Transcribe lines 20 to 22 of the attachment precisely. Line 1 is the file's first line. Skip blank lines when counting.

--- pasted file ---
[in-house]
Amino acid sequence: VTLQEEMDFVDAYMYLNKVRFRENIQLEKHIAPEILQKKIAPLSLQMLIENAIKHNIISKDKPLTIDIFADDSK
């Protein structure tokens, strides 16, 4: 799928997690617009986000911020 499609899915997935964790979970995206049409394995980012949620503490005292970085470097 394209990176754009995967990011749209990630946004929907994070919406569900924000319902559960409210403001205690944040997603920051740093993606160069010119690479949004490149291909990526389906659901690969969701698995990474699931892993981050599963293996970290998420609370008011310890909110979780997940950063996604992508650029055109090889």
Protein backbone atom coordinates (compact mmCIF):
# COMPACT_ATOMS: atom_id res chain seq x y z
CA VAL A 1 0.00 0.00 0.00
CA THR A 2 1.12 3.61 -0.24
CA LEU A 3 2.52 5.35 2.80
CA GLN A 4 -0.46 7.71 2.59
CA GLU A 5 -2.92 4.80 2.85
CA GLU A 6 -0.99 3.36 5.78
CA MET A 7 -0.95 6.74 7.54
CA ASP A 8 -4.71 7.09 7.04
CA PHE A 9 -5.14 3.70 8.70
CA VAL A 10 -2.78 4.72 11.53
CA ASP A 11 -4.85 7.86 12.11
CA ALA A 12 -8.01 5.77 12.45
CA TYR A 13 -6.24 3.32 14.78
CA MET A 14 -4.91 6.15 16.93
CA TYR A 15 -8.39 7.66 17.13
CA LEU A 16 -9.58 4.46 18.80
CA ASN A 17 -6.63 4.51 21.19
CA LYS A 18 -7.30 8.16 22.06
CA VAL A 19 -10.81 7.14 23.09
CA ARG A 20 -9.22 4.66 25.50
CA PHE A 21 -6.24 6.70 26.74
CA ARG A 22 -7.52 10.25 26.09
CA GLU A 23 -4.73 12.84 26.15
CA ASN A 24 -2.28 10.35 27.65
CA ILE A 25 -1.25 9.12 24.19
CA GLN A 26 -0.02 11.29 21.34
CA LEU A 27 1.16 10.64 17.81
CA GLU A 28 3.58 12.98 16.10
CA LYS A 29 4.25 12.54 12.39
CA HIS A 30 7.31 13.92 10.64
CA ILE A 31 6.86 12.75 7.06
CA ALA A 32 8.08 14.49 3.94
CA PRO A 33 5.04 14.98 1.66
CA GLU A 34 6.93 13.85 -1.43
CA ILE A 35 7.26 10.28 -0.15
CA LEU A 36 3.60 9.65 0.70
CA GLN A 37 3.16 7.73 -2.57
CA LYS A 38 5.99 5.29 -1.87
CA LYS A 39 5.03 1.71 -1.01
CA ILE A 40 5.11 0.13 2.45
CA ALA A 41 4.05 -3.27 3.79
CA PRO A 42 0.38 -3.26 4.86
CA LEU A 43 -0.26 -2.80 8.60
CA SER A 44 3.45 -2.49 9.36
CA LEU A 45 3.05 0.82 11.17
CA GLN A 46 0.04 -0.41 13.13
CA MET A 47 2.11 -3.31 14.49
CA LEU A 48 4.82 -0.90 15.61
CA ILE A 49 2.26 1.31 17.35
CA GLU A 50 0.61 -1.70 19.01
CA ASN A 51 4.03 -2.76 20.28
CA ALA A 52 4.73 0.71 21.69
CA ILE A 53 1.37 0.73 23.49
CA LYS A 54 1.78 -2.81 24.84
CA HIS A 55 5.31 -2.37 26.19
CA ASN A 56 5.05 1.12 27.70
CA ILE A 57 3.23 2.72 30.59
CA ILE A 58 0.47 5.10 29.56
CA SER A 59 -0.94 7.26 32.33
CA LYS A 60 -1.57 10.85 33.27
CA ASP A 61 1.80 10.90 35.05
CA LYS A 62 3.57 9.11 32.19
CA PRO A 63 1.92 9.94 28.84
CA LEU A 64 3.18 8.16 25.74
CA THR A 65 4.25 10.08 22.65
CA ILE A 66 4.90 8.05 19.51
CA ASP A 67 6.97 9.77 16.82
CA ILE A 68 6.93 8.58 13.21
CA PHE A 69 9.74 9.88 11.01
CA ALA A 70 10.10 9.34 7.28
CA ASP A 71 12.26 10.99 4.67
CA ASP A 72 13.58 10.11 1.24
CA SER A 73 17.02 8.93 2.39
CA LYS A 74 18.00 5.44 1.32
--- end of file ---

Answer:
CA TYR A 15 -8.39 7.66 17.13
CA LEU A 16 -9.58 4.46 18.80
CA ASN A 17 -6.63 4.51 21.19